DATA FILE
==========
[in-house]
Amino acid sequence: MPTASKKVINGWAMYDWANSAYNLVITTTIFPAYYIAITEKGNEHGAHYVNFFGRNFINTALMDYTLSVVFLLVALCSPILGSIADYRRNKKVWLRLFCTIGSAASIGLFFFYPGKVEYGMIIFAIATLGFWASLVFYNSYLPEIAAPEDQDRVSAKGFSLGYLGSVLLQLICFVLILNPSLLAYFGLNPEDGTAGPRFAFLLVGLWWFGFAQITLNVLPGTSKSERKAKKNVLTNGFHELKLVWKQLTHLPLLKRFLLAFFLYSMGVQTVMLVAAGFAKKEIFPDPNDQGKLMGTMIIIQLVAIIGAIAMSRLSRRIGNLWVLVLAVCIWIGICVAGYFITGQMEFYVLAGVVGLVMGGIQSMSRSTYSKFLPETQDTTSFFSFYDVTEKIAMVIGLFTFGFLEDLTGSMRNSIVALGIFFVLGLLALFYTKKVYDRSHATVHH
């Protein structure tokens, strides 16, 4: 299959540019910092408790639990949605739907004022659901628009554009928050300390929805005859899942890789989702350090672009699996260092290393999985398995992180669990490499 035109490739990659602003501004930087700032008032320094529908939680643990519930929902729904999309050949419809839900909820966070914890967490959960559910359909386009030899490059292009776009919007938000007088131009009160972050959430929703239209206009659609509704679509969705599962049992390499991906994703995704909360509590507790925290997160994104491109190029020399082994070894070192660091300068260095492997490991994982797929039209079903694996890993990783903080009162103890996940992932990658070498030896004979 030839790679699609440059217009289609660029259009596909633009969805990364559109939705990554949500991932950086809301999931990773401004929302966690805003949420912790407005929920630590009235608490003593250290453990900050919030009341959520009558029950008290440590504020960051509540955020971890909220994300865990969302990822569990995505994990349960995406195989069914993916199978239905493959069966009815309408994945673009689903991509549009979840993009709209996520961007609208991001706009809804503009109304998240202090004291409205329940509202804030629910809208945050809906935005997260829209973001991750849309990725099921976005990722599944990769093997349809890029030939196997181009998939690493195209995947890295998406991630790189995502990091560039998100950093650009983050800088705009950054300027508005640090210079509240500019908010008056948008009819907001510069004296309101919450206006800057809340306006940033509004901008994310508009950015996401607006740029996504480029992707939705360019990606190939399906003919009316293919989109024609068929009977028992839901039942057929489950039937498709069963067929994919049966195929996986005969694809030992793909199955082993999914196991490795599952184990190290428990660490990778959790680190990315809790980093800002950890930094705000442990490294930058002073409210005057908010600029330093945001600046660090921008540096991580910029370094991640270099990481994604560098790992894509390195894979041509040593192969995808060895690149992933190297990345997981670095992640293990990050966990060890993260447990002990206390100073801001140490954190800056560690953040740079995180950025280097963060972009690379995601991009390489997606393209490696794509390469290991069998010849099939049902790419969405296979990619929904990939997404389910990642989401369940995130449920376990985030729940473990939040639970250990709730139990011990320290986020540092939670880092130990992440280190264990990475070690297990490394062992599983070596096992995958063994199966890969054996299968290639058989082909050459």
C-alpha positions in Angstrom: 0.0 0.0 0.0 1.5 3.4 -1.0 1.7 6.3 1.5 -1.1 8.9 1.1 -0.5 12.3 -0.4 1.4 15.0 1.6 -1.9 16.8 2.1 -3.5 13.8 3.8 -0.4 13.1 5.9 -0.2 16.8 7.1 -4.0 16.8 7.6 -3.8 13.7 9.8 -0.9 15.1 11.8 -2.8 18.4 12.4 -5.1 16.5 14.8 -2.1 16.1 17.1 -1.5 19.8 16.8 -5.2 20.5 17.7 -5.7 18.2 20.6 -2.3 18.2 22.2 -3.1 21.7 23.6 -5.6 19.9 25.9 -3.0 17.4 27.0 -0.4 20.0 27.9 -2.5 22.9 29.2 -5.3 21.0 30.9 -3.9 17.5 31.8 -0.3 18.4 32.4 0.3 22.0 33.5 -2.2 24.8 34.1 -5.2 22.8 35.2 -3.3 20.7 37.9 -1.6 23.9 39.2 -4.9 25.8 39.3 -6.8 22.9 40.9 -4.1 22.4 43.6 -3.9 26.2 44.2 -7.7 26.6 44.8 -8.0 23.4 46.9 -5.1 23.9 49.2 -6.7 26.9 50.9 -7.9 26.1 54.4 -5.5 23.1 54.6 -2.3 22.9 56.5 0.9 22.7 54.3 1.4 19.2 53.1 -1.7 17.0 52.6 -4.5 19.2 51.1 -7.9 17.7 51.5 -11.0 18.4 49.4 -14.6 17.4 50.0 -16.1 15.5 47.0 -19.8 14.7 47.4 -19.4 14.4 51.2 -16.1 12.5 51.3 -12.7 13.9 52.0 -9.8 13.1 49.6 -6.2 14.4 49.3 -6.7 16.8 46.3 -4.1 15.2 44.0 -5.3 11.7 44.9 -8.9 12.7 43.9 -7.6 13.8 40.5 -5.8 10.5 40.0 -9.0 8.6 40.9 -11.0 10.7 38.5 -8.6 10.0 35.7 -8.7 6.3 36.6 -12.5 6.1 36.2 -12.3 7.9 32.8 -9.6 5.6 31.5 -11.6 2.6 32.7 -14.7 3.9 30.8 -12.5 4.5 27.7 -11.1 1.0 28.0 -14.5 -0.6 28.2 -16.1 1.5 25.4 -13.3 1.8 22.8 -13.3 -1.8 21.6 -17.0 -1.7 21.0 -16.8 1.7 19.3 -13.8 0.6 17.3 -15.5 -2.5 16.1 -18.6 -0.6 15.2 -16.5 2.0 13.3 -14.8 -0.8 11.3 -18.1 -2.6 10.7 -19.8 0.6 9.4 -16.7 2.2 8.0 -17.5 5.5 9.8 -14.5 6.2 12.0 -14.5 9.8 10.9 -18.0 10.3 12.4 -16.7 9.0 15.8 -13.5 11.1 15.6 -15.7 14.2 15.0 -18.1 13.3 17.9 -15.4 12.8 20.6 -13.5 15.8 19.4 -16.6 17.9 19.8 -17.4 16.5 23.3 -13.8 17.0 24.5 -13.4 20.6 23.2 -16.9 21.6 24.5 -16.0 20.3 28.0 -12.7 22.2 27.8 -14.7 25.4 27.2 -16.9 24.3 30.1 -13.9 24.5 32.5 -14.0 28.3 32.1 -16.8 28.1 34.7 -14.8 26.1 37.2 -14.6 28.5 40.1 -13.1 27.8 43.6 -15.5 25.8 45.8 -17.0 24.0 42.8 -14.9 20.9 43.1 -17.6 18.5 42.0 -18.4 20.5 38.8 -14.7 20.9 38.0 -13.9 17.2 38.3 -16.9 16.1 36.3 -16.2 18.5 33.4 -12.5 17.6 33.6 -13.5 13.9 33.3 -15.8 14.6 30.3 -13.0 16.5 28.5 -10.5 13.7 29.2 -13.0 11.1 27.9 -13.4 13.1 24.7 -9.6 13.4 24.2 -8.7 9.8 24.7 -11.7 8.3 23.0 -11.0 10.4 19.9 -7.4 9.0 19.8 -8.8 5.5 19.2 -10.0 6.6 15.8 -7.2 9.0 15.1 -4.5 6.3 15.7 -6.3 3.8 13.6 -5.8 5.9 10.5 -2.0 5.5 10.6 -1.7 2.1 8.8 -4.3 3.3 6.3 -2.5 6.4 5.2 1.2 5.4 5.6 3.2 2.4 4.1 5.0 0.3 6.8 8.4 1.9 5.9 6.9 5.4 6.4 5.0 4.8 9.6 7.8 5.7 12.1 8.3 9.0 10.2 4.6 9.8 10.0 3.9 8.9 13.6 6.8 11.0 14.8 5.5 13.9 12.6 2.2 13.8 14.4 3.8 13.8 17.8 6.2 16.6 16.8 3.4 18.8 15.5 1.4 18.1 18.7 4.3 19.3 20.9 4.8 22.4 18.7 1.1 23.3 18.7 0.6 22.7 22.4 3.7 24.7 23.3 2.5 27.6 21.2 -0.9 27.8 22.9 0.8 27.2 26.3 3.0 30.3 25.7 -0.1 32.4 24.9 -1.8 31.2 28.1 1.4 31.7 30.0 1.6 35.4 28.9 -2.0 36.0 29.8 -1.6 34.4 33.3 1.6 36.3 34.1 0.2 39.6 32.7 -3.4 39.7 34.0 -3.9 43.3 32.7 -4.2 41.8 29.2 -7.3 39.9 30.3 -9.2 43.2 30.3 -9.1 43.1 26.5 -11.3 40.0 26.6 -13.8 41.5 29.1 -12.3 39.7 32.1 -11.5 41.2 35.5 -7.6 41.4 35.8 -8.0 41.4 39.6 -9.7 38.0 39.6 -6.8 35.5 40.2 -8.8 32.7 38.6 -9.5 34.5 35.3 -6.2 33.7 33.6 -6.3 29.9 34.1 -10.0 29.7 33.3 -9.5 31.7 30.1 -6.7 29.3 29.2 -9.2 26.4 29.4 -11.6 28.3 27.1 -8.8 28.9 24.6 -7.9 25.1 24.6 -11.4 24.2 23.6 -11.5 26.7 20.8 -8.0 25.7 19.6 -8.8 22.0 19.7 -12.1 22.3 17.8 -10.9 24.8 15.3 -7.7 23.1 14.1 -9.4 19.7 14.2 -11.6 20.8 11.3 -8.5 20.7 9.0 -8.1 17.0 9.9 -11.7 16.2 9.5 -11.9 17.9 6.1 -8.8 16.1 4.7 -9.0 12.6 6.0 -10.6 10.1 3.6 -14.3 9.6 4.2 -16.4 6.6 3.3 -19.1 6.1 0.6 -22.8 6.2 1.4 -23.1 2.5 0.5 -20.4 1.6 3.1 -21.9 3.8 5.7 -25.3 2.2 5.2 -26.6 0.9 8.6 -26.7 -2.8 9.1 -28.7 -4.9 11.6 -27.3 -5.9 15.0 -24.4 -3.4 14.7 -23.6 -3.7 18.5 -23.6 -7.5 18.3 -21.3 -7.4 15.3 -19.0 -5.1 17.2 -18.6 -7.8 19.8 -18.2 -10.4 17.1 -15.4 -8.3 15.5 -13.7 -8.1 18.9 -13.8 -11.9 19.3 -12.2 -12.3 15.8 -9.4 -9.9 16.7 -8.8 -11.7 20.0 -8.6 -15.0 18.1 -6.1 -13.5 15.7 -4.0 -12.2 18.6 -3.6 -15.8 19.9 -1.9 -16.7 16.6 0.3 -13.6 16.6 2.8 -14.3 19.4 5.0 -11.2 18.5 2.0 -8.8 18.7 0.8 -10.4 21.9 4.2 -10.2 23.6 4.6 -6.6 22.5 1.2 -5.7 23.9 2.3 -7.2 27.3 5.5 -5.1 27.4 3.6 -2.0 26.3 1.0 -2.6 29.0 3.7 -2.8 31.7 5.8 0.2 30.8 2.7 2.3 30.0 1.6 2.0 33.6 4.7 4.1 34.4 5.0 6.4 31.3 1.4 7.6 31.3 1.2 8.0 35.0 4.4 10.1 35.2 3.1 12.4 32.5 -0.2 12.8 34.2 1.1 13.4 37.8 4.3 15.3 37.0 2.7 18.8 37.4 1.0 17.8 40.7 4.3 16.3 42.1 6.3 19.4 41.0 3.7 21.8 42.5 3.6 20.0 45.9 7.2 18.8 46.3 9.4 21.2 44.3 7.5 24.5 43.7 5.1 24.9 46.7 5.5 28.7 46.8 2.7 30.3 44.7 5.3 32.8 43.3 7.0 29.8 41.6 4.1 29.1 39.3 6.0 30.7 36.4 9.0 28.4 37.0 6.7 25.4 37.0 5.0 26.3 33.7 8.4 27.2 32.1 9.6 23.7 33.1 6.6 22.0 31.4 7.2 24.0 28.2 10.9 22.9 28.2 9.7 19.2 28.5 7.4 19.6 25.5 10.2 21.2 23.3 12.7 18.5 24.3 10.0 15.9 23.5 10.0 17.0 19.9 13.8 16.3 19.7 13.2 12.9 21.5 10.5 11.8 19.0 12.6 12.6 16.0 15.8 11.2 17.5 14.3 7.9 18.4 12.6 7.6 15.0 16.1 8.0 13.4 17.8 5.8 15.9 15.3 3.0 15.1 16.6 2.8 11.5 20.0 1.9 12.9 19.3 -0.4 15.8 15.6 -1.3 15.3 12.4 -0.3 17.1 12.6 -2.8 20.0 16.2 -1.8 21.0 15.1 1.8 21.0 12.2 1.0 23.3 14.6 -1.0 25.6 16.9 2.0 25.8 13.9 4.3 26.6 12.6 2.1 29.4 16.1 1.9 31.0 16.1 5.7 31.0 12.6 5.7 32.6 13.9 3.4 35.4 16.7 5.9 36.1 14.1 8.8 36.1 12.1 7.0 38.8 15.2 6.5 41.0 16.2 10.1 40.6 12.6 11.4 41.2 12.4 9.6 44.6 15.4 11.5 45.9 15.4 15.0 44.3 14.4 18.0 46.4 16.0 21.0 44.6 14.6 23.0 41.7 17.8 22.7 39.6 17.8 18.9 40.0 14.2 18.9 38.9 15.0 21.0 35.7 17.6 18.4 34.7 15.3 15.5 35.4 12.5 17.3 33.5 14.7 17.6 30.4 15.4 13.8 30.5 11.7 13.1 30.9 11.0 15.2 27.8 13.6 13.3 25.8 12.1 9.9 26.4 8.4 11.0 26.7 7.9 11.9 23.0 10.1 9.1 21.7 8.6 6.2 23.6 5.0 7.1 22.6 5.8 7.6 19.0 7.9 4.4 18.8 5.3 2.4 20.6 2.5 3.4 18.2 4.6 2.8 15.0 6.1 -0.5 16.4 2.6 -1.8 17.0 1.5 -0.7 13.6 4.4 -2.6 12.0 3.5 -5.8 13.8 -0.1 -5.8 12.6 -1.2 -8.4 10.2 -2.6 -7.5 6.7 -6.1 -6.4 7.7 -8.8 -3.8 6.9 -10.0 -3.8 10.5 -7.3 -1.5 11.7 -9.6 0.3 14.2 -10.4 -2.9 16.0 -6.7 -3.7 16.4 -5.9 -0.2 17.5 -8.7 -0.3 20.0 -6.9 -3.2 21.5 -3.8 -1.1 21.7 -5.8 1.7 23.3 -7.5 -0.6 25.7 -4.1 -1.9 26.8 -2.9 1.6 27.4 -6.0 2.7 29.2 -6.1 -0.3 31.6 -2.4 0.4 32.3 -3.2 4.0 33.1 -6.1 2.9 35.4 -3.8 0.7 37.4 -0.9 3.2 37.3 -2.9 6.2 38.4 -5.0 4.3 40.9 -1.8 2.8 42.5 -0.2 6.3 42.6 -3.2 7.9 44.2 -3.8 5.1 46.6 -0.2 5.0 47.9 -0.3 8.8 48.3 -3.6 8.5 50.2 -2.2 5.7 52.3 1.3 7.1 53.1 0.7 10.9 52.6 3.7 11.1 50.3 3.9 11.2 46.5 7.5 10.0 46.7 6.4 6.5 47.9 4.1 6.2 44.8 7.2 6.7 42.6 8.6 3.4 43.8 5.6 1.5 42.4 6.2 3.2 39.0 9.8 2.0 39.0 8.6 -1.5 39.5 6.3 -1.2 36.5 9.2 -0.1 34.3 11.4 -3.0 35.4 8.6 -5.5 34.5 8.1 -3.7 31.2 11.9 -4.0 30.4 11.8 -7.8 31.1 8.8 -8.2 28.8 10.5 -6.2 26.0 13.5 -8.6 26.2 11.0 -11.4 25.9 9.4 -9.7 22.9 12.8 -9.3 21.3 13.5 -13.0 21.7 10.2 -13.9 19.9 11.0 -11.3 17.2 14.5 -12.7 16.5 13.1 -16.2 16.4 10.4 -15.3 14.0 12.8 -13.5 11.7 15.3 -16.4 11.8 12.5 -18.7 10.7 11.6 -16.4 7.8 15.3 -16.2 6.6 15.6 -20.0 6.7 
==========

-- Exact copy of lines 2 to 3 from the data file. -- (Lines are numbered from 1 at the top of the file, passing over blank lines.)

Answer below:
Amino acid sequence: MPTASKKVINGWAMYDWANSAYNLVITTTIFPAYYIAITEKGNEHGAHYVNFFGRNFINTALMDYTLSVVFLLVALCSPILGSIADYRRNKKVWLRLFCTIGSAASIGLFFFYPGKVEYGMIIFAIATLGFWASLVFYNSYLPEIAAPEDQDRVSAKGFSLGYLGSVLLQLICFVLILNPSLLAYFGLNPEDGTAGPRFAFLLVGLWWFGFAQITLNVLPGTSKSERKAKKNVLTNGFHELKLVWKQLTHLPLLKRFLLAFFLYSMGVQTVMLVAAGFAKKEIFPDPNDQGKLMGTMIIIQLVAIIGAIAMSRLSRRIGNLWVLVLAVCIWIGICVAGYFITGQMEFYVLAGVVGLVMGGIQSMSRSTYSKFLPETQDTTSFFSFYDVTEKIAMVIGLFTFGFLEDLTGSMRNSIVALGIFFVLGLLALFYTKKVYDRSHATVHH
């Protein structure tokens, strides 16, 4: 299959540019910092408790639990949605739907004022659901628009554009928050300390929805005859899942890789989702350090672009699996260092290393999985398995992180669990490499 035109490739990659602003501004930087700032008032320094529908939680643990519930929902729904999309050949419809839900909820966070914890967490959960559910359909386009030899490059292009776009919007938000007088131009009160972050959430929703239209206009659609509704679509969705599962049992390499991906994703995704909360509590507790925290997160994104491109190029020399082994070894070192660091300068260095492997490991994982797929039209079903694996890993990783903080009162103890996940992932990658070498030896004979 030839790679699609440059217009289609660029259009596909633009969805990364559109939705990554949500991932950086809301999931990773401004929302966690805003949420912790407005929920630590009235608490003593250290453990900050919030009341959520009558029950008290440590504020960051509540955020971890909220994300865990969302990822569990995505994990349960995406195989069914993916199978239905493959069966009815309408994945673009689903991509549009979840993009709209996520961007609208991001706009809804503009109304998240202090004291409205329940509202804030629910809208945050809906935005997260829209973001991750849309990725099921976005990722599944990769093997349809890029030939196997181009998939690493195209995947890295998406991630790189995502990091560039998100950093650009983050800088705009950054300027508005640090210079509240500019908010008056948008009819907001510069004296309101919450206006800057809340306006940033509004901008994310508009950015996401607006740029996504480029992707939705360019990606190939399906003919009316293919989109024609068929009977028992839901039942057929489950039937498709069963067929994919049966195929996986005969694809030992793909199955082993999914196991490795599952184990190290428990660490990778959790680190990315809790980093800002950890930094705000442990490294930058002073409210005057908010600029330093945001600046660090921008540096991580910029370094991640270099990481994604560098790992894509390195894979041509040593192969995808060895690149992933190297990345997981670095992640293990990050966990060890993260447990002990206390100073801001140490954190800056560690953040740079995180950025280097963060972009690379995601991009390489997606393209490696794509390469290991069998010849099939049902790419969405296979990619929904990939997404389910990642989401369940995130449920376990985030729940473990939040639970250990709730139990011990320290986020540092939670880092130990992440280190264990990475070690297990490394062992599983070596096992995958063994199966890969054996299968290639058989082909050459």